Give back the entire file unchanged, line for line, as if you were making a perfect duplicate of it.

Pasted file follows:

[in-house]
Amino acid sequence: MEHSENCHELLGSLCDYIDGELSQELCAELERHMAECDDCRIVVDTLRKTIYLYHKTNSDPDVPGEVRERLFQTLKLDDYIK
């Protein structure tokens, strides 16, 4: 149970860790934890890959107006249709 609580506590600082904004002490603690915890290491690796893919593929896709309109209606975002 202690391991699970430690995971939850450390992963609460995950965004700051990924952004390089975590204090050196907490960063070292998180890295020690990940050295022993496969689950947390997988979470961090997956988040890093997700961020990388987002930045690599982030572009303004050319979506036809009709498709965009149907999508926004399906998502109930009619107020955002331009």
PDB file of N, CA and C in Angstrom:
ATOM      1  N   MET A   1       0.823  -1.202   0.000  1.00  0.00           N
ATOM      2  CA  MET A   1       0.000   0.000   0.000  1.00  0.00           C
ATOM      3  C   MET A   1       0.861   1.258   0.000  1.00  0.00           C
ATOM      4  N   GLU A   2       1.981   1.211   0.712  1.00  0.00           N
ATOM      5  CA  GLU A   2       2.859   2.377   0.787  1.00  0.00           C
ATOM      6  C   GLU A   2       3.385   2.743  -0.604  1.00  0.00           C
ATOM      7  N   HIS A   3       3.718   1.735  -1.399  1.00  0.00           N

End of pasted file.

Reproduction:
[in-house]
Amino acid sequence: MEHSENCHELLGSLCDYIDGELSQELCAELERHMAECDDCRIVVDTLRKTIYLYHKTNSDPDVPGEVRERLFQTLKLDDYIK
């Protein structure tokens, strides 16, 4: 149970860790934890890959107006249709 609580506590600082904004002490603690915890290491690796893919593929896709309109209606975002 202690391991699970430690995971939850450390992963609460995950965004700051990924952004390089975590204090050196907490960063070292998180890295020690990940050295022993496969689950947390997988979470961090997956988040890093997700961020990388987002930045690599982030572009303004050319979506036809009709498709965009149907999508926004399906998502109930009619107020955002331009």
PDB file of N, CA and C in Angstrom:
ATOM      1  N   MET A   1       0.823  -1.202   0.000  1.00  0.00           N
ATOM      2  CA  MET A   1       0.000   0.000   0.000  1.00  0.00           C
ATOM      3  C   MET A   1       0.861   1.258   0.000  1.00  0.00           C
ATOM      4  N   GLU A   2       1.981   1.211   0.712  1.00  0.00           N
ATOM      5  CA  GLU A   2       2.859   2.377   0.787  1.00  0.00           C
ATOM      6  C   GLU A   2       3.385   2.743  -0.604  1.00  0.00           C
ATOM      7  N   HIS A   3       3.718   1.735  -1.399  1.00  0.00           N